In countries where coronavirus lockdowns have been extended into May, controversy is rising over the use of green spaces and parks.
Lockdown absolutists see no justification for dawdling, sunbathing or picnicking of any sort. They perceive green spaces as suitable for exercise and transit only. As the UK health secretary Matt Hancock put it, in early April, anything else puts lives at risk.
But what about those who live in cramped conditions without access to private garden space? Advocates contend that for families living in flats with small children, unrestricted access to open park space is as essential as food. As long as families keep their distance, they argue, why should outdoor activities be banned? The same applies to those living in cramped conditions or in shared accommodation with no communal spaces.
Governments must come up with a reasonable compromise that openly addresses the real challenge at hand, which has little to do with the risk of catching Covid-19 from a family playing ball games metres away. The real problem is about crowd management and the fear of inadvertently sparking public gatherings that eviscerate social distancing efforts due to the numbers and close contact among people involved.
One sensible solution could involve granting those most in need of open space an exception to the general ban on loitering in parks. But evaluating such requests and policing the exceptions is likely to be prohibitively costly.
In Britain, the shape and structure of open spaces complicates the issue. Unrestricted access to national parks, public commons and beaches is woven into the fabric of UK society. It is deemed a right and many of the open spaces lack fences and gates. Unlike shops and commercial businesses, which can restrict access to their premises in a bid to manage crowds, many British common lands cannot. The administrative and structural challenges are too enormous.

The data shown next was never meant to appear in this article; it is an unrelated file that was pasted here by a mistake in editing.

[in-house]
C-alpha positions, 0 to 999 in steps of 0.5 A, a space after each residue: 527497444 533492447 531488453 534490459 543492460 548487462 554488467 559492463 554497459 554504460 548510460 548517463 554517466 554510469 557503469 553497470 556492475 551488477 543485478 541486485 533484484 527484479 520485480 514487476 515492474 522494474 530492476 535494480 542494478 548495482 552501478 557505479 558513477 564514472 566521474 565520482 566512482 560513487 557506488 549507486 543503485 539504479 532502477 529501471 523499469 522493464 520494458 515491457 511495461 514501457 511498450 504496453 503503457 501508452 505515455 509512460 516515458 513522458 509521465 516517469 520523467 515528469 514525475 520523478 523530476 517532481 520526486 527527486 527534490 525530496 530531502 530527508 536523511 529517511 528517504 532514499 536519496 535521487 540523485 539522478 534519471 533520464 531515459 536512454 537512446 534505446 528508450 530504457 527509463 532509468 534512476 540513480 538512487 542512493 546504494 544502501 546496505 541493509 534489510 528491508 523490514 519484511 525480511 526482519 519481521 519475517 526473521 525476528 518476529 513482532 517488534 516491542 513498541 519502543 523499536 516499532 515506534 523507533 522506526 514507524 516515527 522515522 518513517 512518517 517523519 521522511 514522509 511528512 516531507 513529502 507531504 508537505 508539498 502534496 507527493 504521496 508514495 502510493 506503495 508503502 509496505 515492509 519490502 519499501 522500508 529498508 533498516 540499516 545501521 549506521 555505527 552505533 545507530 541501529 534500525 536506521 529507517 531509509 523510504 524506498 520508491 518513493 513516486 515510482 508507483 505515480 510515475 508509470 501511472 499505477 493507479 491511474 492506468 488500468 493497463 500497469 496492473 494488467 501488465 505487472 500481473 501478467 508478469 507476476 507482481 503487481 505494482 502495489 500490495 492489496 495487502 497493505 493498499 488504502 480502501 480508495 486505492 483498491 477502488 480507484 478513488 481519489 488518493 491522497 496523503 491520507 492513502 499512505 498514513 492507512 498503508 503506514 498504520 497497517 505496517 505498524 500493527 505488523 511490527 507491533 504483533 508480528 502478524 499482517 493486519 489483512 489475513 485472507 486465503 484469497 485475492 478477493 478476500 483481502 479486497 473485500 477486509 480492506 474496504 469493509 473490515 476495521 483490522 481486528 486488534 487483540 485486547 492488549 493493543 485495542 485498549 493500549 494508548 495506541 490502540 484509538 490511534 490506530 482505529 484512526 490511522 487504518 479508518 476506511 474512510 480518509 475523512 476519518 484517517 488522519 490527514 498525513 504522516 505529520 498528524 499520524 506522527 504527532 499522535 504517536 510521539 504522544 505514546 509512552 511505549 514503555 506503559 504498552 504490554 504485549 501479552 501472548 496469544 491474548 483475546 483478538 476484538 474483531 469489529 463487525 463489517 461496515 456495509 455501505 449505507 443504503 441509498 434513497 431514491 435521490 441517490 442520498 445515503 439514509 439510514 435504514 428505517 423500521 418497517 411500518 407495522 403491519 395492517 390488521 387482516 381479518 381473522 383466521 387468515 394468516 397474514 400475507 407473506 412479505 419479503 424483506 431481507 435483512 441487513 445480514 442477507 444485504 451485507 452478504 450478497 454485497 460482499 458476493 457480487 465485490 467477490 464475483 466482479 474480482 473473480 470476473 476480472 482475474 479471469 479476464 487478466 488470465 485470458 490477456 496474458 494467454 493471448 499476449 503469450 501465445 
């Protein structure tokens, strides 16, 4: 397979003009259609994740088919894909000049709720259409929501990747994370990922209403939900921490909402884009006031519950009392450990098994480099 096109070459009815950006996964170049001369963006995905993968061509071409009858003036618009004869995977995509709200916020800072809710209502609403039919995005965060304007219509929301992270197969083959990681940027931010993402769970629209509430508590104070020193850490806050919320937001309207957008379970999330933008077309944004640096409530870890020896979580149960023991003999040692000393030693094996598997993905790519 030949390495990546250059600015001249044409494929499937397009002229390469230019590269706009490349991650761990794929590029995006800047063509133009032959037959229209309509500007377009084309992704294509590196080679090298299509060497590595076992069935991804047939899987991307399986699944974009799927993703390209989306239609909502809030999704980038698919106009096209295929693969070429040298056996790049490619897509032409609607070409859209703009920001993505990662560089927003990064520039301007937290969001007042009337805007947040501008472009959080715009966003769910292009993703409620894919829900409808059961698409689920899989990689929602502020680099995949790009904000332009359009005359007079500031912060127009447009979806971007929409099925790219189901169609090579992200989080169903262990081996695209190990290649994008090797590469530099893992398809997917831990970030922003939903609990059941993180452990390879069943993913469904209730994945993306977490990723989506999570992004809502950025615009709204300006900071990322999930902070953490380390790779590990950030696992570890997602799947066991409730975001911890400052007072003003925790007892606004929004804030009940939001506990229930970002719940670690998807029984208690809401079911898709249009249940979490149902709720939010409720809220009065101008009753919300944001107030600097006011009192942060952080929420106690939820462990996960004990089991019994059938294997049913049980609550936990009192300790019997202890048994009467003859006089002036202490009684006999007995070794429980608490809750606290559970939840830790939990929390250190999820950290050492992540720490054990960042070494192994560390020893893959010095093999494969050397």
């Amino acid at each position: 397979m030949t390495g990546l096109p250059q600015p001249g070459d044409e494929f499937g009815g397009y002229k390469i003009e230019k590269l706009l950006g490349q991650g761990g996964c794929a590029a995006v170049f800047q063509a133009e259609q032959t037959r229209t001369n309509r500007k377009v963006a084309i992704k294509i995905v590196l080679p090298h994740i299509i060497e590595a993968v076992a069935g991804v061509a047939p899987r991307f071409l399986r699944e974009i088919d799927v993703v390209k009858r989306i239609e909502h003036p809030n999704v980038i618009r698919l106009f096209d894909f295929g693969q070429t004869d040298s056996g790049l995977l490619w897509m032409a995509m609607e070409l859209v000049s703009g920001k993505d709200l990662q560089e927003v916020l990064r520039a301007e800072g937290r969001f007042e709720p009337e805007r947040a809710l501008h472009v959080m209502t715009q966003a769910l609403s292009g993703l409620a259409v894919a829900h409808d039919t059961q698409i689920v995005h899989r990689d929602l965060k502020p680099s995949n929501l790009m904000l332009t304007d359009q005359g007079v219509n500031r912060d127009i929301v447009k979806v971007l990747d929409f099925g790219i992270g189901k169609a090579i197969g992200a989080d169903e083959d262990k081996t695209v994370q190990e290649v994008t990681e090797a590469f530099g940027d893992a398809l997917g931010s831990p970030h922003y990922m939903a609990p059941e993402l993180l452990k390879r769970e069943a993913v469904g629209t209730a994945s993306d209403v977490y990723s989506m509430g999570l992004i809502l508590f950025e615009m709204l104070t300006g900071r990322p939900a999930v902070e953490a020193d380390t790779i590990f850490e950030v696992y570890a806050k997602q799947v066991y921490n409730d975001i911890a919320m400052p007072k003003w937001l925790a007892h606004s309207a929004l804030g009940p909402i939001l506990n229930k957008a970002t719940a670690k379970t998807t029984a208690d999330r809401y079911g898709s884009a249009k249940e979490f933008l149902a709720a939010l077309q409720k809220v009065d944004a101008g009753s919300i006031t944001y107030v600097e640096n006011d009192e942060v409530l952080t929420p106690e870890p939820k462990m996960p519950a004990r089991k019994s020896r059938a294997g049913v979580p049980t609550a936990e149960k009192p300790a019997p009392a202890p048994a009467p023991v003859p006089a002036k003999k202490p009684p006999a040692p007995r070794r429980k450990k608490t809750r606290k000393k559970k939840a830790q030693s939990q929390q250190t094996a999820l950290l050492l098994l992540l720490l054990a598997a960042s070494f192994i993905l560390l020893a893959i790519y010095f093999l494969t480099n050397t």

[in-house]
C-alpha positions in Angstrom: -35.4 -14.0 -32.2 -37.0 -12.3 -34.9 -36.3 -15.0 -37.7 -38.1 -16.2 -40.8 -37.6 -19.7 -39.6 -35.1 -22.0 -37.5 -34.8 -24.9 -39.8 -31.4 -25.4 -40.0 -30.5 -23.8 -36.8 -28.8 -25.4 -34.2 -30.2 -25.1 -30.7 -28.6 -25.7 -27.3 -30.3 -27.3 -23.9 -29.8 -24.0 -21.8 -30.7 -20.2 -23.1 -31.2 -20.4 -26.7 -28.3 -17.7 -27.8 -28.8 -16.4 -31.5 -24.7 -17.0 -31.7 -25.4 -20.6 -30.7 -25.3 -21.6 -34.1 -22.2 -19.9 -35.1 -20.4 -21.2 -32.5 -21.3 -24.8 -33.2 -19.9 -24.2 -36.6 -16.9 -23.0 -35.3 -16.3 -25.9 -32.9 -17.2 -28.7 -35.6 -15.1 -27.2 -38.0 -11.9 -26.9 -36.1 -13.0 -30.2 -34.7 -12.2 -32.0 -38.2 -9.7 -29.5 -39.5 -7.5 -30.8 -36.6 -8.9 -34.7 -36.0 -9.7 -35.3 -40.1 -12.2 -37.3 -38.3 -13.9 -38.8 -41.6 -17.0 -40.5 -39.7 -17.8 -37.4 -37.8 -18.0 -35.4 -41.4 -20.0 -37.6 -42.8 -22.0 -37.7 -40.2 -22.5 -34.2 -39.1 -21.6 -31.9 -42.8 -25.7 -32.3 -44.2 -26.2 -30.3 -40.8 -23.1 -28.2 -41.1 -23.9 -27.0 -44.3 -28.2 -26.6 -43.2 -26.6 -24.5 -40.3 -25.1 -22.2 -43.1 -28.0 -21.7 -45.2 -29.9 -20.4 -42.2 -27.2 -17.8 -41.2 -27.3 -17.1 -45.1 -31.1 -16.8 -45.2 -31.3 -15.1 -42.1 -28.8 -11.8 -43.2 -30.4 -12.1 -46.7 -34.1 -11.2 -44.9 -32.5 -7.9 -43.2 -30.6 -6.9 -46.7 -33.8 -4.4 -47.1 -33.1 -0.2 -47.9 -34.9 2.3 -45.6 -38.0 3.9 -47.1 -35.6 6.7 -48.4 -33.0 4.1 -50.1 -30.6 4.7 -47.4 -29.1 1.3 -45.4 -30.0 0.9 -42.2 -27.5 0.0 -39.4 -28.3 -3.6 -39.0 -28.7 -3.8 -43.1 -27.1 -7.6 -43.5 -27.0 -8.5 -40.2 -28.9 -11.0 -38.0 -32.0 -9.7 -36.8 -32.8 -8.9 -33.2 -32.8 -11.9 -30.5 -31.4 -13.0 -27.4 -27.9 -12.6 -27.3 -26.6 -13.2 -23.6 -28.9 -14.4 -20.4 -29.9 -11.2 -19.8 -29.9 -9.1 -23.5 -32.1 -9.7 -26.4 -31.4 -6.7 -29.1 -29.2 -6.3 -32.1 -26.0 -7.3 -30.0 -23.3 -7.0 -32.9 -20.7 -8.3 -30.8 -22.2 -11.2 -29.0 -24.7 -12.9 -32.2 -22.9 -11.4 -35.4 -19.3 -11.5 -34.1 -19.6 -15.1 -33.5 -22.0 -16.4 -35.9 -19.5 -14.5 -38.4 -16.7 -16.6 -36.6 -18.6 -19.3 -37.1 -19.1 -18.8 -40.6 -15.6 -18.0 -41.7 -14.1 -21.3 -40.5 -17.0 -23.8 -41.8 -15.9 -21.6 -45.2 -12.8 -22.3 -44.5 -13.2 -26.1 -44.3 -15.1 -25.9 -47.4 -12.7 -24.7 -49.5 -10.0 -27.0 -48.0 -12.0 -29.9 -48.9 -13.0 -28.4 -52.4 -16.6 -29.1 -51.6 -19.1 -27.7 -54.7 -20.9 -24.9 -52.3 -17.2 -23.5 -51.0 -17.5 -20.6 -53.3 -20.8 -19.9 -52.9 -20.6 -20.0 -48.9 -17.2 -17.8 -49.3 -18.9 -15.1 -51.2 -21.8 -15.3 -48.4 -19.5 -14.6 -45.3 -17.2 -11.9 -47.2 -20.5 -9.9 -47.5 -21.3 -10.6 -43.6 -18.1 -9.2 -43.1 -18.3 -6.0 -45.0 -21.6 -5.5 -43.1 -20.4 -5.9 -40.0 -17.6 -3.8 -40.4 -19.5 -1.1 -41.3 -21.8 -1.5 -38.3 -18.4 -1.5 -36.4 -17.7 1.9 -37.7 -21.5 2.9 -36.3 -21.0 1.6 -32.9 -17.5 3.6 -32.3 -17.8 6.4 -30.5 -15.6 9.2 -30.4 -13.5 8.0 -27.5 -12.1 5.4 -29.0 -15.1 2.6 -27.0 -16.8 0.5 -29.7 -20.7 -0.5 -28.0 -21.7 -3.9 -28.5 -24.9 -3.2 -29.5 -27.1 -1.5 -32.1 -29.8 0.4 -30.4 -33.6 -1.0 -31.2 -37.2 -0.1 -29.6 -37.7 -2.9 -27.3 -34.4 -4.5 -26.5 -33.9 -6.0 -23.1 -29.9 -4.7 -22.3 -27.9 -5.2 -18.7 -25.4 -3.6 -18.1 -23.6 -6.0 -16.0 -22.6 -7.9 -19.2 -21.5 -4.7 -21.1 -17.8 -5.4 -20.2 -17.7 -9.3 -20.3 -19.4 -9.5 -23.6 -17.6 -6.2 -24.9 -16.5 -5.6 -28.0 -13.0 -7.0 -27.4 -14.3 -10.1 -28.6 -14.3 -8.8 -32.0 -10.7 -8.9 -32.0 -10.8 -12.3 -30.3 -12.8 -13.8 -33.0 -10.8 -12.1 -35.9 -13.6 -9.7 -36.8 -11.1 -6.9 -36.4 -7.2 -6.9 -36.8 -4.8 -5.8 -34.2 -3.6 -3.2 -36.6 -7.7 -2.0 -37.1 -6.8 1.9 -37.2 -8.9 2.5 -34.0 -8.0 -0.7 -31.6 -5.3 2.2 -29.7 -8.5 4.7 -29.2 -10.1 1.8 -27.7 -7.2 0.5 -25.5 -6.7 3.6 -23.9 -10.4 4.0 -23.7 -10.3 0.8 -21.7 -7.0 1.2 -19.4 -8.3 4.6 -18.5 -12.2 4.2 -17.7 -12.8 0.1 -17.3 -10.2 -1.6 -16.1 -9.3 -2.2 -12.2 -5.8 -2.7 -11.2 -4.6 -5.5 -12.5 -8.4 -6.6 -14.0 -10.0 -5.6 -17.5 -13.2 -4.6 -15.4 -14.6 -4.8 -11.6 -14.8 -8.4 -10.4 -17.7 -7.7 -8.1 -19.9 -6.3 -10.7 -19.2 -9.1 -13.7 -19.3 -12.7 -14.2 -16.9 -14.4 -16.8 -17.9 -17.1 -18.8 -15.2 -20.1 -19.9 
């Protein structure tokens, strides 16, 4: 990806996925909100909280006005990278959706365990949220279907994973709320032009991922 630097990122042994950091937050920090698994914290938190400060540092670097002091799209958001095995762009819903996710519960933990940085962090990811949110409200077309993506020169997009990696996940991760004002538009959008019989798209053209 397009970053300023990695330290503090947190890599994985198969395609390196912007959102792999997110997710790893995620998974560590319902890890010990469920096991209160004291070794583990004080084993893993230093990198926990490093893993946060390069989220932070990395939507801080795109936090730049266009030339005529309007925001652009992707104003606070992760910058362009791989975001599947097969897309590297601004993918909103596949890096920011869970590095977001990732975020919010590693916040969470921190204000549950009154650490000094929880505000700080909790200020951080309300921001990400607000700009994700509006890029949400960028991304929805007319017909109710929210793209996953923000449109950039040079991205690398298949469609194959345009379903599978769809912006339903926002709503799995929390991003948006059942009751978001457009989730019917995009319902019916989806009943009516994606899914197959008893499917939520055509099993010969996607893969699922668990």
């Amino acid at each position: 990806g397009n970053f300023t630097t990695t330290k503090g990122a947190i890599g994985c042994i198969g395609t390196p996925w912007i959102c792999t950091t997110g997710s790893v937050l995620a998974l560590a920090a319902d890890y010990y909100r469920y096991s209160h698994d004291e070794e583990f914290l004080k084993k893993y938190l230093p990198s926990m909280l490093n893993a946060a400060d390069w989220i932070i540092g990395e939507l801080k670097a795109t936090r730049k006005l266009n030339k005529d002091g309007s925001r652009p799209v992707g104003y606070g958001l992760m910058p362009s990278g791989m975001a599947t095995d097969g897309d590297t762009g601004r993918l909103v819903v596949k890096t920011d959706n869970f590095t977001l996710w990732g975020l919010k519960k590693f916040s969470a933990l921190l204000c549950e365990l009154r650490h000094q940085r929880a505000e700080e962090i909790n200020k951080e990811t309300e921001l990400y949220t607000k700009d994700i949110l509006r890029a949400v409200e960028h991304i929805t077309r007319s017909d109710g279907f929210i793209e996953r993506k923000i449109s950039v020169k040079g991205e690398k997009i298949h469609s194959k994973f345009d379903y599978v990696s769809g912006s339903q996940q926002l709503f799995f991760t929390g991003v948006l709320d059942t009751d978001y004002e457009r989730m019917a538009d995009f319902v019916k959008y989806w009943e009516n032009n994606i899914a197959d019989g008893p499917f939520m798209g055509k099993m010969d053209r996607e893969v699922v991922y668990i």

This is where the private sector can help. Owners of large private open spaces, including golf courses and farms, are experimenting with allowing families to enjoy them responsibly without fear of overcrowding. As private entities, they can ration and control access and make it conditional on following specific rules and regulations.
One such initiative, coVValk, in Newport, Shropshire, is already, with local mayoral approval, allowing families to pre-book walking time slots within their privately owned golf course. Richard Maryniak, the scheme’s co-initiator, says he wants corporate brands and sponsors to get involved to keep the access free of charge and available to the lowest income households.
If such schemes were to gain formal government blessing, they would help increase the tolerability and thus effectiveness of urban lockdowns. They would also shift the cost of policing and administering access to open spaces to the private sector, thus lowering the burden on the public purse.
As we gradually exit the lockdowns, we could consider allowing privately owned open spaces to be booked for longer stays, allowing picnicking, sunbathing and even responsible camping. Such schemes could become a modern day equivalent of the countryside retreat policy, or dacha system, organised by the former Soviet Union. There, urban workers were apportioned access to outdoor space for recreation and agricultural support reasons, especially when national food supplies were running low.
This might come in handy if agricultural supplies continue to be threatened by a lack of migrant workers. Pick-your-own farms and orchards are already common. Gathering industrial quantities of strawberries is unlikely to be considered a leisure activity in and of itself. But imagine if it was combined with the right to an extended family stay at a well-managed campsite on a nearby fallow field. Suddenly that might become more appealing.
Either way it’s time to be innovative. Denying urban residents the opportunity to hang-out in open space will only become more problematic as summer approaches.
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